Jailed Malaysian reformist Anwar Ibrahim was granted a full pardon and freed on Wednesday, capping dramatic changes in the Southeast Asian country since the government was ousted in an election upset last week.
KUALA LUMPUR (Reuters) — Jailed Malaysian reformist Anwar Ibrahim was granted a full pardon and freed on Wednesday, capping dramatic changes in the Southeast Asian country since the government was ousted in an election upset last week.
The question for Malaysia now is how Anwar will get along with Prime Minister Mahathir Mohamad, his ally-turned-foe-turned-ally, and what role he will play in the new government.
Anwar, 70, said he would like to take time off with his family and did not intend to join the cabinet any time soon. He said he would support the government led by Mahathir and Deputy Prime Minister Wan Azizah Wan Ismail, who is Anwar’s wife.
“I’ve told Tun Mahathir, I don’t need to serve in the cabinet for now,” Anwar said, using an honorific for the prime minister.
Anwar has been in hospital for some months, for surgery on a shoulder. But he looked in fine fettle as he walked free for the first time in three years, dressed in a black suit and tie, his hair neatly swept back.
Supporters chanted “Reformasi” (Reform), the movement he launched two decades ago to challenge diverse Malaysia’s race- and patronage-based politics.
Anwar was sentenced in 2015 to a five-year term for sodomy, a charge he says was trumped up by the government of ousted Prime Minister Najib Razak.
Mahathir, with whom Anwar joined forces to win last Wednesday’s election, greeted him at the palace where they both met the king.
Anwar was Mahathir’s deputy in the 1990s but fell out with his mentor during the Asian financial crisis.
He was sacked from the ruling party and founded the Reformasi movement, challenging Mahathir’s government. Within weeks, he was arrested and jailed on charges of sodomy and corruption.
Images at the time of a goateed, bespectacled Anwar in court with a black eye and bruises brought condemnation of Mahathir from around the world.
Anwar’s trial became a spectacle, with prosecutors at one stage bringing out what they said was a semen-stained mattress allegedly used when he had sex with two male aides.
After being freed in 2004, Anwar was jailed a second time. Both times, he and his supporters have said the charges were politically motivated.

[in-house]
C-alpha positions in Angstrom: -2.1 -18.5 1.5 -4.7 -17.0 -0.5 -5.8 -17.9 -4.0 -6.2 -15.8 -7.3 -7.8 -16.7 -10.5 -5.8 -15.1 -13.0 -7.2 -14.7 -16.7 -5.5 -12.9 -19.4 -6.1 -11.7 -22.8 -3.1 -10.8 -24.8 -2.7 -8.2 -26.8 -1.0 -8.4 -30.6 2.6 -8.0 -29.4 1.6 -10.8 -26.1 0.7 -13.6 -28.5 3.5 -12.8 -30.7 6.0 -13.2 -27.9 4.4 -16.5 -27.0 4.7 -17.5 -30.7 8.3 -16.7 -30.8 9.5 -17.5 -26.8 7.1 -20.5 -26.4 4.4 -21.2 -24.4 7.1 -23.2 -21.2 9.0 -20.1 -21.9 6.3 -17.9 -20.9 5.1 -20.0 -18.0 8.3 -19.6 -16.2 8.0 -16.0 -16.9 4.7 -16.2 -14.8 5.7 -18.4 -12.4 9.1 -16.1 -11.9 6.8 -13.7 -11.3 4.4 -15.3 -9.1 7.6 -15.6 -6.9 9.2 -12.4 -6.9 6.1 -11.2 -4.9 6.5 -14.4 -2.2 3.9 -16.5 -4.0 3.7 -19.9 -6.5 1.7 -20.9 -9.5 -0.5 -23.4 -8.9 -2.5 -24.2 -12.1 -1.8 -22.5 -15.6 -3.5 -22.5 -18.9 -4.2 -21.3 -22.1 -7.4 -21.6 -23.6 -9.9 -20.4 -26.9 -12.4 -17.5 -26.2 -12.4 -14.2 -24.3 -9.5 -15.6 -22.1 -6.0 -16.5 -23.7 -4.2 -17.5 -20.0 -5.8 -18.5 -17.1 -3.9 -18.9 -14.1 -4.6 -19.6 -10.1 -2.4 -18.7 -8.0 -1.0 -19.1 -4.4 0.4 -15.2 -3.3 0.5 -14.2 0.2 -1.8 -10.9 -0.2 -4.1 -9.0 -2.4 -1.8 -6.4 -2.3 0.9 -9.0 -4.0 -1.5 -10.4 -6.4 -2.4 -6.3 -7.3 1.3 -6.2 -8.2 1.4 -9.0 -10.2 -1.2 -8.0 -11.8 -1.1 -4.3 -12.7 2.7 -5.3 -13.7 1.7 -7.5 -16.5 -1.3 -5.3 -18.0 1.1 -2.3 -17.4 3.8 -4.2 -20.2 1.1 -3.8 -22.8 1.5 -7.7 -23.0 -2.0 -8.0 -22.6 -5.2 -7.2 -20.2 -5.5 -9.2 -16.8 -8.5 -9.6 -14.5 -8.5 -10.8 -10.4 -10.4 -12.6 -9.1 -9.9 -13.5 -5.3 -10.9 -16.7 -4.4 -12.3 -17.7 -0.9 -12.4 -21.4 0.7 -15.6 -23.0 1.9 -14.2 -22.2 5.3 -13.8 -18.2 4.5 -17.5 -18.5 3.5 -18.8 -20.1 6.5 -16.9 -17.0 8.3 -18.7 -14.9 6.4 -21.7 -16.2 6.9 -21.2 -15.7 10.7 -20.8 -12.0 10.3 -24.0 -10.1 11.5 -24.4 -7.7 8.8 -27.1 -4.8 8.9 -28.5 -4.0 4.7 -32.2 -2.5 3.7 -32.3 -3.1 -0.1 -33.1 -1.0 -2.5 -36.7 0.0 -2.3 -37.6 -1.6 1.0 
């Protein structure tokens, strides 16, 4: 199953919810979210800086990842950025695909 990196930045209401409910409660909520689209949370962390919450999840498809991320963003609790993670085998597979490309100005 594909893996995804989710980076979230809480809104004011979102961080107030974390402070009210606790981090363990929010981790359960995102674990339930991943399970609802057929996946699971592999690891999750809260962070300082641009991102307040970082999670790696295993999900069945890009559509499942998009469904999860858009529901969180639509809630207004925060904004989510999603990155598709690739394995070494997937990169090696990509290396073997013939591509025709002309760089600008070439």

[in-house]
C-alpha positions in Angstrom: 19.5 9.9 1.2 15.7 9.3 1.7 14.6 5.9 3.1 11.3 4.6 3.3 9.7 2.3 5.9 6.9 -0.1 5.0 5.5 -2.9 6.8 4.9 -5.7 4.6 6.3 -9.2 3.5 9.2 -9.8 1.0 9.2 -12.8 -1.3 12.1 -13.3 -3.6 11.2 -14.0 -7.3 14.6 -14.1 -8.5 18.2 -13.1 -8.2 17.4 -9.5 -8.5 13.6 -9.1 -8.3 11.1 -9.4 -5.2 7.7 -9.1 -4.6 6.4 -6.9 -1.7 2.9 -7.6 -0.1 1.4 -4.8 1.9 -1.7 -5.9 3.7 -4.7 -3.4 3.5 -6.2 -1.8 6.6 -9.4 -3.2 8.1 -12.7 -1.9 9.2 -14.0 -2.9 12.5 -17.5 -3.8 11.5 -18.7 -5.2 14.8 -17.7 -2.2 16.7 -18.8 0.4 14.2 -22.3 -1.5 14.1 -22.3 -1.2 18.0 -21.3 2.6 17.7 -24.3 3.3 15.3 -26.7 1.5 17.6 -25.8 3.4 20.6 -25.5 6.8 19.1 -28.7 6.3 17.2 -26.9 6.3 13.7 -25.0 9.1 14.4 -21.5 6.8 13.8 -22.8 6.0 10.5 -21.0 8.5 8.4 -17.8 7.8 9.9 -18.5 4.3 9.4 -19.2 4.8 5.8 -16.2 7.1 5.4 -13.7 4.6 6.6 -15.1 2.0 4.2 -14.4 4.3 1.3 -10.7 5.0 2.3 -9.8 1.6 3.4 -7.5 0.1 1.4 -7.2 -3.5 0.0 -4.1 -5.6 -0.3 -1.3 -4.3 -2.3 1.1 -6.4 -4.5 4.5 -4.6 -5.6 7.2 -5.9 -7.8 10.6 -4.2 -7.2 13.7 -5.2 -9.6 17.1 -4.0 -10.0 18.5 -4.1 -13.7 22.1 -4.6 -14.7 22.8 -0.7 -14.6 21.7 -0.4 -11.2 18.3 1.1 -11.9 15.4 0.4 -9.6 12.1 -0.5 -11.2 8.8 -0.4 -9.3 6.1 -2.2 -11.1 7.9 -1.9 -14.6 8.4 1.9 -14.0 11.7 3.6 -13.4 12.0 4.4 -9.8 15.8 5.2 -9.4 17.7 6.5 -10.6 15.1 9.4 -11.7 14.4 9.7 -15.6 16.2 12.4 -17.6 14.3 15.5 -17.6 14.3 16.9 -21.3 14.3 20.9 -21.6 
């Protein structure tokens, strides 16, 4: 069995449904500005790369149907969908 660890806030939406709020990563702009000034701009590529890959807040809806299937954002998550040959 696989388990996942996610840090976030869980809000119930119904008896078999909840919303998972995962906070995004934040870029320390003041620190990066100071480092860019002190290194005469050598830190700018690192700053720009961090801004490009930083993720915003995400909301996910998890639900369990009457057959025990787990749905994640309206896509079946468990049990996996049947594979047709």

Anwar later told a news conference at his home he had forgiven the veteran leader, who was a pugnacious, uncompromising prime minister for 22 years from 1981.
“I and Mahathir have buried the hatchet already, it was a long time ago,” Anwar said as he sat at a table under a marquee set up in the driveway of his home, his tie and jacket off and sleeves rolled up, after returning from the palace.
“I have forgiven him, he has proved his mettle. Why should I harbor any malice toward him?” Anwar said, speaking above supporters sounding their car horns and a tropical downpour.
The pardon, which enables Anwar to re-enter politics immediately, was granted on the grounds that there had been a miscarriage of justice. ‘FIGHT NOT OVER’
Under a pre-election pact, Mahathir, 92, had vowed to enable Anwar’s release and eventually step aside for him to become prime minister.
On Tuesday, Mahathir said he expected to be prime minister for one or two more years, setting off talk of fresh differences between the two.
“Seeing him walk free makes me emotional, but the fight is not over,” said Ridzuan Ismail, an Anwar supporter at the hospital. “Now we need to see him become prime minister.”
Jack Seng, another supporter wearing a shirt with an image of Anwar behind bars, said he thought Mahathir and Anwar would resolve any tension between them.
“I think we need to let Mahathir do his work to save Malaysia and to get back its system of government.”
Differences have already cropped up between supporters of Mahathir and Anwar over cabinet positions and Anwar’s role.
Mahathir is the leader of the ruling alliance and Anwar’s People’s Justice Party (PKR) won the majority of parliamentary seats in the group.
“The base case is that Mahathir passes the baton to Anwar. But Mahathir may be reluctant to hand over to his former nemesis, and if he drags his feet other scenarios could come into play,” said Peter Mumford of the Eurasia Group in a research note.
Mahathir is also racing ahead with an investigation into graft at 1Malaysia Development Berhad (1MDB), a state fund founded by the ousted premier Najib that is sunk in a multi-billion-dollar graft scandal.
Mahathir has replaced the attorney-general and officials at the anti-graft agency, in what appears to be a purge of people seen as close to the former premier.
Najib and his wife, Rosmah Mansor, have been barred from leaving the country. Najib denies wrongdoing.
“It looks very likely that Najib will face the full force of the law,” said Adib Zalkapli, a Kuala Lumpur-based analyst with risk consultancy Vriens & Partners.
“Just last week nobody would have thought that this posh boarding school boy would be rear ended by his old political headmaster,” he said.
The prime minister of neighboring Singapore, Lee Hsien Loong, will visit Mahathir on Saturday, Lee’s office said.